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Tofu... Is it Right for You?

By Annessa Chumbley, RD LDN and Ruthanne Hilbirch, RD


If you do not know what the food is, how to open it, or how to say its name, we can be certain you are never going to feel comfortable eating it! That’s why my colleague, Ruthanne Hilbrich, RD and I decided to help our patients get a handle on how to use unusual “health foods” …beginning with tofu. And guess what…we learned a lot about tofu and fell in love with its culinary abilities as well!


Tofu is made by coagulating soy milk, and pressing the resulting curds into blocks. Sounds delicious, right? The great thing is that tofu is high in protein and therefore can help patients achieve protein goals. It is also rich in vitamins, isoflavones, and some minerals such as iron and calcium. There are two main types of tofu you will find at the grocery store: silken/soft and firm/extra firm.


Since tofu does not carry much flavor of its own, this “chameleon food” can change its stripes to take on the flavors that surround it. This property makes tofu perfect for hiding in recipes, and increasing the nutritional value, without changing the original taste. Since introducing this soy food into our cooking classes, we have been amazed at how patients have embraced this unique product, and have been creating and transforming recipes of their own!


Here are some general ways to use this chameleon culinary acrobat:


1.)   Slip into protein shakes! Scoop a couple tablespoons of silken tofu into a protein shake to pump up the protein and nutrients in a silky way!

2.)   Beat into puddings. Transform regular pudding into powerful protein pudding by beating in silken tofu for a tasty, high-protein treat.

3.)   Cube into soups and stews. If patients are having trouble with meats, adding firm tofu into soups and stews is a perfect way to replace meat with a substantial food. Simply drain and press the liquid out of the firm tofu, then cube or shred it, and add to any meal!


Go create!


Tofabulous Crab Dip

Serves: 8, Serving Size: ½ cup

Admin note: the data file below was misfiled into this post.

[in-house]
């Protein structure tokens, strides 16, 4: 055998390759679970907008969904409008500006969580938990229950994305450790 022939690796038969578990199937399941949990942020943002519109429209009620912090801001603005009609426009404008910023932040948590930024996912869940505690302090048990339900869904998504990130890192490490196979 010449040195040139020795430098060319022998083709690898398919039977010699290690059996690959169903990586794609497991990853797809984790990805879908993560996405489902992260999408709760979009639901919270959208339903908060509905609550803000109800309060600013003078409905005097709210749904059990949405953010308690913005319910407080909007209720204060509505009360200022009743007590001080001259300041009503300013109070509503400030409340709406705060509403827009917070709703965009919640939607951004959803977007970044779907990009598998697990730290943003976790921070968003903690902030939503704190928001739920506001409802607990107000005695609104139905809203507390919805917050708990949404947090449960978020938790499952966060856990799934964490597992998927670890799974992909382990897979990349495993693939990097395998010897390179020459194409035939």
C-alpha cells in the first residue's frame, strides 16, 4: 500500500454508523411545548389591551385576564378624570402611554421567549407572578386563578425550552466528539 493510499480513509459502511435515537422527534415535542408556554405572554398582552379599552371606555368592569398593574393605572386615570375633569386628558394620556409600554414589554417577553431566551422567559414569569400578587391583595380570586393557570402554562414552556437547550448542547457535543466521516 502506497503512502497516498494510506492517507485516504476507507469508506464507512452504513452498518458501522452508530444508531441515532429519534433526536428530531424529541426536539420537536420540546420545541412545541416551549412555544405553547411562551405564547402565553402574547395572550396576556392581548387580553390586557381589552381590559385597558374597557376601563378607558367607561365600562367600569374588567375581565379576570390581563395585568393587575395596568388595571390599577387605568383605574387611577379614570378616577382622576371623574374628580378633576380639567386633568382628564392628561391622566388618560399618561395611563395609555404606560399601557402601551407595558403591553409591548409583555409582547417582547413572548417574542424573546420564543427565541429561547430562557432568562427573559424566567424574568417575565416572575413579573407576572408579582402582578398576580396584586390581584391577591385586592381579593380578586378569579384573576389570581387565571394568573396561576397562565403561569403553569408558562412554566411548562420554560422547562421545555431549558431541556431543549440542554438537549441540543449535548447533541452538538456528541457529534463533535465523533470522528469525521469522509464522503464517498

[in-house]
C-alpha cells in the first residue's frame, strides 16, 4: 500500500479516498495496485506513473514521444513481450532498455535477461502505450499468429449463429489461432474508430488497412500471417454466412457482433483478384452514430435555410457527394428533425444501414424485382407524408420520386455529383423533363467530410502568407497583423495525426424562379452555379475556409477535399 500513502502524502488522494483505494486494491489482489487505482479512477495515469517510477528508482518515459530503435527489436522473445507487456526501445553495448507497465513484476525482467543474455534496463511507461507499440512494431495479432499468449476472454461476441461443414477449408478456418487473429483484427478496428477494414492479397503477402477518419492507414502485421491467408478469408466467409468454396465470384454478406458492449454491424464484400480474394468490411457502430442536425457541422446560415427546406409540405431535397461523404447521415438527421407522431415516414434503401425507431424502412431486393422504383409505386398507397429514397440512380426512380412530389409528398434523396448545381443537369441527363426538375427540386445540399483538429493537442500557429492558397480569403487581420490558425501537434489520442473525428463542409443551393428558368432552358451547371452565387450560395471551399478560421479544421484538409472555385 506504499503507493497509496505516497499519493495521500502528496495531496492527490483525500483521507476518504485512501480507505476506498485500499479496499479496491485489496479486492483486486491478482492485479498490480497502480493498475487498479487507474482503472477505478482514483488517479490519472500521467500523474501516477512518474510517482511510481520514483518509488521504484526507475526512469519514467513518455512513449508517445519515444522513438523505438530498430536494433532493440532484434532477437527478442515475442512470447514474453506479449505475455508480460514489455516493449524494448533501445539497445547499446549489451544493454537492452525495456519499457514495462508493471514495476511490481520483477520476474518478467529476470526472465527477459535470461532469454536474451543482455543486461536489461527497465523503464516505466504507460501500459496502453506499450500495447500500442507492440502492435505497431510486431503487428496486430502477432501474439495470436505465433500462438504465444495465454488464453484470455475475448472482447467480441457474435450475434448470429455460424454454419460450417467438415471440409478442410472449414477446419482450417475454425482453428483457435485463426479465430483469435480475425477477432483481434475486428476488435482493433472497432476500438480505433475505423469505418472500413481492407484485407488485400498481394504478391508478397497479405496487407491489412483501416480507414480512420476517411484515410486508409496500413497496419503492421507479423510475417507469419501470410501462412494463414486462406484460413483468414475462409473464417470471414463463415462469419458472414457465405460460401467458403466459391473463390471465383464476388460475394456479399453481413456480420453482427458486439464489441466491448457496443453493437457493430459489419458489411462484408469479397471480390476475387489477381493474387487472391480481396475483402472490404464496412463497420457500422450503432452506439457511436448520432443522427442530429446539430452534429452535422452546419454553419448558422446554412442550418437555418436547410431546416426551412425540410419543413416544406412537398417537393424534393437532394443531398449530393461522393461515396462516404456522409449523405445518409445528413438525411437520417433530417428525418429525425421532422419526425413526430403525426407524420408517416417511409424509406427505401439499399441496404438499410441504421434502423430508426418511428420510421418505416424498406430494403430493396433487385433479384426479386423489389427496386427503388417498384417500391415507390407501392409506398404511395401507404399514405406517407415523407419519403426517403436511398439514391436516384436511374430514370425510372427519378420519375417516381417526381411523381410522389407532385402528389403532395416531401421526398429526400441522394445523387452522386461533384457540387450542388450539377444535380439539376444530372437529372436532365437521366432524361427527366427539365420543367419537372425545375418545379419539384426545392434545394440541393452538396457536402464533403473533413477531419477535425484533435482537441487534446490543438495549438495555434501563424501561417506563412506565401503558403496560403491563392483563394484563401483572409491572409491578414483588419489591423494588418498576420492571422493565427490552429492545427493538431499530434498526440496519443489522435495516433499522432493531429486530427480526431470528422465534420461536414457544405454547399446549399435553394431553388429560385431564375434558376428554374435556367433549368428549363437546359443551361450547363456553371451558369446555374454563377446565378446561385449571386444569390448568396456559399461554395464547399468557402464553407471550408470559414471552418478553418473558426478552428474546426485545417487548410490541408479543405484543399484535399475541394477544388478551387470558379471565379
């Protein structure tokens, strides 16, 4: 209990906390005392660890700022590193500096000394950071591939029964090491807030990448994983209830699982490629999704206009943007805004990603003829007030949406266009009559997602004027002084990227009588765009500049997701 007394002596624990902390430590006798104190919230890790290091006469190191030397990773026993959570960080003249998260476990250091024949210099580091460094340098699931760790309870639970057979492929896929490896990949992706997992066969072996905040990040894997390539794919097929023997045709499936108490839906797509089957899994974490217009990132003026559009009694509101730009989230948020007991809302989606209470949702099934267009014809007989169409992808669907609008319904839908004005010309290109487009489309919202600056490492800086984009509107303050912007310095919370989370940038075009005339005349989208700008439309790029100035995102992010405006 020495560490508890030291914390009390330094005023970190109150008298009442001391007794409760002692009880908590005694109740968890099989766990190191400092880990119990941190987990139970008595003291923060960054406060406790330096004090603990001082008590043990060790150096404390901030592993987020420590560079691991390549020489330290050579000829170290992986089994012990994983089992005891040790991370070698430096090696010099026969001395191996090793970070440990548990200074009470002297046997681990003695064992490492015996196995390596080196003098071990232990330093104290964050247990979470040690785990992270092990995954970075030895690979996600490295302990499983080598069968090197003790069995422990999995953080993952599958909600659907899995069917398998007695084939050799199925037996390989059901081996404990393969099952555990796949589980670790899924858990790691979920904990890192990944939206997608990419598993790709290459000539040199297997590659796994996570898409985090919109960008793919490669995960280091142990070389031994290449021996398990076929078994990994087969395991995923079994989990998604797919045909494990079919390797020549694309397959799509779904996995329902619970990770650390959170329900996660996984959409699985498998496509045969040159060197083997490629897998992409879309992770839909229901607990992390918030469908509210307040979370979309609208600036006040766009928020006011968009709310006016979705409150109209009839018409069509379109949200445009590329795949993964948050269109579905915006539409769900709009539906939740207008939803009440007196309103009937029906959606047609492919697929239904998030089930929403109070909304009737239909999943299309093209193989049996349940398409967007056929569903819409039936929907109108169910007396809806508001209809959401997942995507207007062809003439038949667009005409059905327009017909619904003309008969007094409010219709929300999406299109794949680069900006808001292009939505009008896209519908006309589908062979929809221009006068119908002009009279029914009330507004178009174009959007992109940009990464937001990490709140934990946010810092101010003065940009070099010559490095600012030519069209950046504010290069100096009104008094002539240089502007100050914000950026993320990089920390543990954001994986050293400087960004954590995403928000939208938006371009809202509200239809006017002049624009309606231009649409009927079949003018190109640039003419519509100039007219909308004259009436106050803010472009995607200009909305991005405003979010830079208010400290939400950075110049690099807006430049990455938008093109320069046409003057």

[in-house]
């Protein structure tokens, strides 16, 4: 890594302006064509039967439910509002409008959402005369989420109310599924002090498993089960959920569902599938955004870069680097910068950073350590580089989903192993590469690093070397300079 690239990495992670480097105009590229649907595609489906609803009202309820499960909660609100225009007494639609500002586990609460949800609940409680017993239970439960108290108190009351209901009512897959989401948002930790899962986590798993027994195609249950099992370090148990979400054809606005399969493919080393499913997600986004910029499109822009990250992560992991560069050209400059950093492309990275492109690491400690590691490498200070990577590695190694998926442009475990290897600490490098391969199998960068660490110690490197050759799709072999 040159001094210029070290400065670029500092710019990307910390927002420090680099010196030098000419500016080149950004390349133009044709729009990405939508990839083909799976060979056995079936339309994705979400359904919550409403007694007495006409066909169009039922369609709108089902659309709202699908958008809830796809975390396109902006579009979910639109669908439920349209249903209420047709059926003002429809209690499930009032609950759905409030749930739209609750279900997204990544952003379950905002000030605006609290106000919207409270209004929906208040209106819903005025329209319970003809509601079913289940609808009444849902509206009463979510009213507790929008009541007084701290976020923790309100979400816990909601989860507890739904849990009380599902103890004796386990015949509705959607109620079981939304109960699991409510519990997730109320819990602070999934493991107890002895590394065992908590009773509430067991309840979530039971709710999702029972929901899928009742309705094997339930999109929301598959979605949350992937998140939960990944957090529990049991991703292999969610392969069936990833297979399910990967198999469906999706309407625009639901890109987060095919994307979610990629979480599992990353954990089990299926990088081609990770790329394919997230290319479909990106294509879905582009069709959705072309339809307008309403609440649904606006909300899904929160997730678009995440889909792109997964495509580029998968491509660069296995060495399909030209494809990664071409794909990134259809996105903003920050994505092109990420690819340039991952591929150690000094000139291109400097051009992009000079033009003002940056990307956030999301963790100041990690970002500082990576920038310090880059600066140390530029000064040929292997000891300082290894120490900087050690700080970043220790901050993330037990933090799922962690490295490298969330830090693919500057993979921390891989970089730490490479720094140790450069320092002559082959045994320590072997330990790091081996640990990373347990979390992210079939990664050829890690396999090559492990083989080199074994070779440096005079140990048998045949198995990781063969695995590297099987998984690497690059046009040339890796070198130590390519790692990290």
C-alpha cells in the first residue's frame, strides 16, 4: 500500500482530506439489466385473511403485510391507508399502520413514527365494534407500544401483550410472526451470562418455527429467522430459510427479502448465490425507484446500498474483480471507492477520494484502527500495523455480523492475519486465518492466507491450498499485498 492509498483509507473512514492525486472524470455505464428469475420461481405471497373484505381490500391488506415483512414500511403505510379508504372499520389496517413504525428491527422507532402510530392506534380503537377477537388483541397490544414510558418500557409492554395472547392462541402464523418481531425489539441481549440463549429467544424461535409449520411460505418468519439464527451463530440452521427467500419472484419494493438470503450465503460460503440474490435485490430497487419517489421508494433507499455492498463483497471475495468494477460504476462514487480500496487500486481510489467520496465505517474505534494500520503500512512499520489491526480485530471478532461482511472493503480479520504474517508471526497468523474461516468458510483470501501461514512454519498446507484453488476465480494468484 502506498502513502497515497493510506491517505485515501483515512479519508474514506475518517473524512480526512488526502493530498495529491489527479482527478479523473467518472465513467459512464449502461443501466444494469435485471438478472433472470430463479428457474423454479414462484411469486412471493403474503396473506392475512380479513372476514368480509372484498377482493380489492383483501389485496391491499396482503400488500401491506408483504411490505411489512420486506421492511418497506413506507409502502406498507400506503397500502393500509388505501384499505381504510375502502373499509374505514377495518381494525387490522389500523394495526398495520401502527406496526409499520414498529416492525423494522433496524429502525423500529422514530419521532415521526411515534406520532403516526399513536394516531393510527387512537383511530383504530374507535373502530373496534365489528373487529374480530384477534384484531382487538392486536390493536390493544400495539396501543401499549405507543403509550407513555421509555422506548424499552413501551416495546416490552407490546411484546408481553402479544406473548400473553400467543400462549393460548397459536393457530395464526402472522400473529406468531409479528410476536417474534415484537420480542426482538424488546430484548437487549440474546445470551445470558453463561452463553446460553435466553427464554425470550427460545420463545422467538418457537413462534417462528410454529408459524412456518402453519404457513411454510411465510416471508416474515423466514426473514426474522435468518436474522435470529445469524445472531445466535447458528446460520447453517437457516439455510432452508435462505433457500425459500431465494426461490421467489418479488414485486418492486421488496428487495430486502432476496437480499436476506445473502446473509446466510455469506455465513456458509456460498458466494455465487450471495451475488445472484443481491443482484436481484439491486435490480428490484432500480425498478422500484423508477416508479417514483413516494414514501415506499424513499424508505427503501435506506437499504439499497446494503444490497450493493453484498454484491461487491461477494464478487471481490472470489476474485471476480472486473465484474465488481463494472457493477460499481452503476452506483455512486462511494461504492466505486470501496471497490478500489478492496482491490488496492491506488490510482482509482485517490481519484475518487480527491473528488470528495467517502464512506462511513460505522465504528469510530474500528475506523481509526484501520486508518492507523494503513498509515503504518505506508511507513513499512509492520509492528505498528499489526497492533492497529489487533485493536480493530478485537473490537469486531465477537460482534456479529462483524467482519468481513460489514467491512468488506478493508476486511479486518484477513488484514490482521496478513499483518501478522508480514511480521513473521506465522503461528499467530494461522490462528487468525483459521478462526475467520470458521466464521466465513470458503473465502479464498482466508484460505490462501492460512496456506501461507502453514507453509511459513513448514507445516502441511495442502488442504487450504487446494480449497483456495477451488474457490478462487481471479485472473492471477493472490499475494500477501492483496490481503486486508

¾ cup soft tofu, finely chopped

¾ cup fresh parmesan cheese, grated

2 Tbsp Dijon mustard

2 tsp dried oregano

½ tsp black pepper

8 oz low-fat sour cream OR fat-free Greek yogurt

1 can (6 oz) white-lump crabmeat

8 oz (1 cup) canned artichoke hearts (in water), chopped



Method of Preparation

Combine tofu, cheese, mustard, oregano, pepper and sour cream or yogurt into bowl. Gently fold in crabmeat and artichokes. Spoon mixture into a baking, dish and top with extra cheese and paprika. Bake @ 350° for 20 minutes or until lightly browned.

Perfect for raw vegetables or high-protein pita crisps!


Nutrition Facts

Calories: 120, protein: 10 g, carb: 10 g, fat: 4.5 g, fiber 2 g



Ginger - Sesame Tofu Salad

Serves: 4, Serving Size: ½ cup



Juice of 1 small orange

8 oz extra-firm tofu, drained & diced into cubes

1 Tbsp soy sauce

1 cup sugar snap peas, chopped

2 tsp Splenda ®

2 small carrots, grated

1 tsp sesame oil, toasted

1 cup red cabbage, finely shredded

1 dash Sriracha chili sauce

2 Tbsp peanuts, chopped

½ tsp ginger root, grated

1 tsp sesame seeds, toasted

2 cloves garlic, grated


Method of Preparation

In large bowl, mix the juice of an orange, soy sauce, Splenda ®, sesame oil, chili sauce, ginger and garlic. Place tofu cubes into the mixture and marinade 1 hour in the fridge. Toss the sugar snap peas, carrots, cabbage, & peanuts with the tofu and marinade to serve. Sprinkle the top with toasted sesame seeds!


Nutrition Facts

Calories: 140, protein: 7 g, carb: 10 g, fat: 6 g, fiber 4 g